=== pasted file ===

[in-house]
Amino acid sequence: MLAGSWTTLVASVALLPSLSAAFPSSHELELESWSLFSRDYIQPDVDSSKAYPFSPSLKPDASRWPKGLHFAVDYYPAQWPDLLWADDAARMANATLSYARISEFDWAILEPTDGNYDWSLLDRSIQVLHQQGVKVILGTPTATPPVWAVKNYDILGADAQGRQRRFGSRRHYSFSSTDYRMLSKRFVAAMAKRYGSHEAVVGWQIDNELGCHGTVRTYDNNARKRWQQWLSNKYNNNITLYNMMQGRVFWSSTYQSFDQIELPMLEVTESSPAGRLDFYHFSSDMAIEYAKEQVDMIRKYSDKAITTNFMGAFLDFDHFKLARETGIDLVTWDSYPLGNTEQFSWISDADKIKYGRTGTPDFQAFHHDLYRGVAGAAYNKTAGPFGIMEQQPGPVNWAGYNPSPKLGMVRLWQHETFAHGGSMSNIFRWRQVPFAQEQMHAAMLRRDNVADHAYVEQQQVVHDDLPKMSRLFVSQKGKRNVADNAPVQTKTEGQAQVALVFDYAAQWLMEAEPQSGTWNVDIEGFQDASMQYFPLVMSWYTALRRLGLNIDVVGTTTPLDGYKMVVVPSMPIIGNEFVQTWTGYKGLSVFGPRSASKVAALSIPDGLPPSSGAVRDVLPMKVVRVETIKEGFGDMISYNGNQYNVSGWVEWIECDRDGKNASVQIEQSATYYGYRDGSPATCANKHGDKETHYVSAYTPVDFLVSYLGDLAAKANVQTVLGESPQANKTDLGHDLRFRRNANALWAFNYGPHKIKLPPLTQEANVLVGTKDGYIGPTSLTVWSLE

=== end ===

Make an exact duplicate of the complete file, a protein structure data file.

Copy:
[in-house]
Amino acid sequence: MLAGSWTTLVASVALLPSLSAAFPSSHELELESWSLFSRDYIQPDVDSSKAYPFSPSLKPDASRWPKGLHFAVDYYPAQWPDLLWADDAARMANATLSYARISEFDWAILEPTDGNYDWSLLDRSIQVLHQQGVKVILGTPTATPPVWAVKNYDILGADAQGRQRRFGSRRHYSFSSTDYRMLSKRFVAAMAKRYGSHEAVVGWQIDNELGCHGTVRTYDNNARKRWQQWLSNKYNNNITLYNMMQGRVFWSSTYQSFDQIELPMLEVTESSPAGRLDFYHFSSDMAIEYAKEQVDMIRKYSDKAITTNFMGAFLDFDHFKLARETGIDLVTWDSYPLGNTEQFSWISDADKIKYGRTGTPDFQAFHHDLYRGVAGAAYNKTAGPFGIMEQQPGPVNWAGYNPSPKLGMVRLWQHETFAHGGSMSNIFRWRQVPFAQEQMHAAMLRRDNVADHAYVEQQQVVHDDLPKMSRLFVSQKGKRNVADNAPVQTKTEGQAQVALVFDYAAQWLMEAEPQSGTWNVDIEGFQDASMQYFPLVMSWYTALRRLGLNIDVVGTTTPLDGYKMVVVPSMPIIGNEFVQTWTGYKGLSVFGPRSASKVAALSIPDGLPPSSGAVRDVLPMKVVRVETIKEGFGDMISYNGNQYNVSGWVEWIECDRDGKNASVQIEQSATYYGYRDGSPATCANKHGDKETHYVSAYTPVDFLVSYLGDLAAKANVQTVLGESPQANKTDLGHDLRFRRNANALWAFNYGPHKIKLPPLTQEANVLVGTKDGYIGPTSLTVWSLE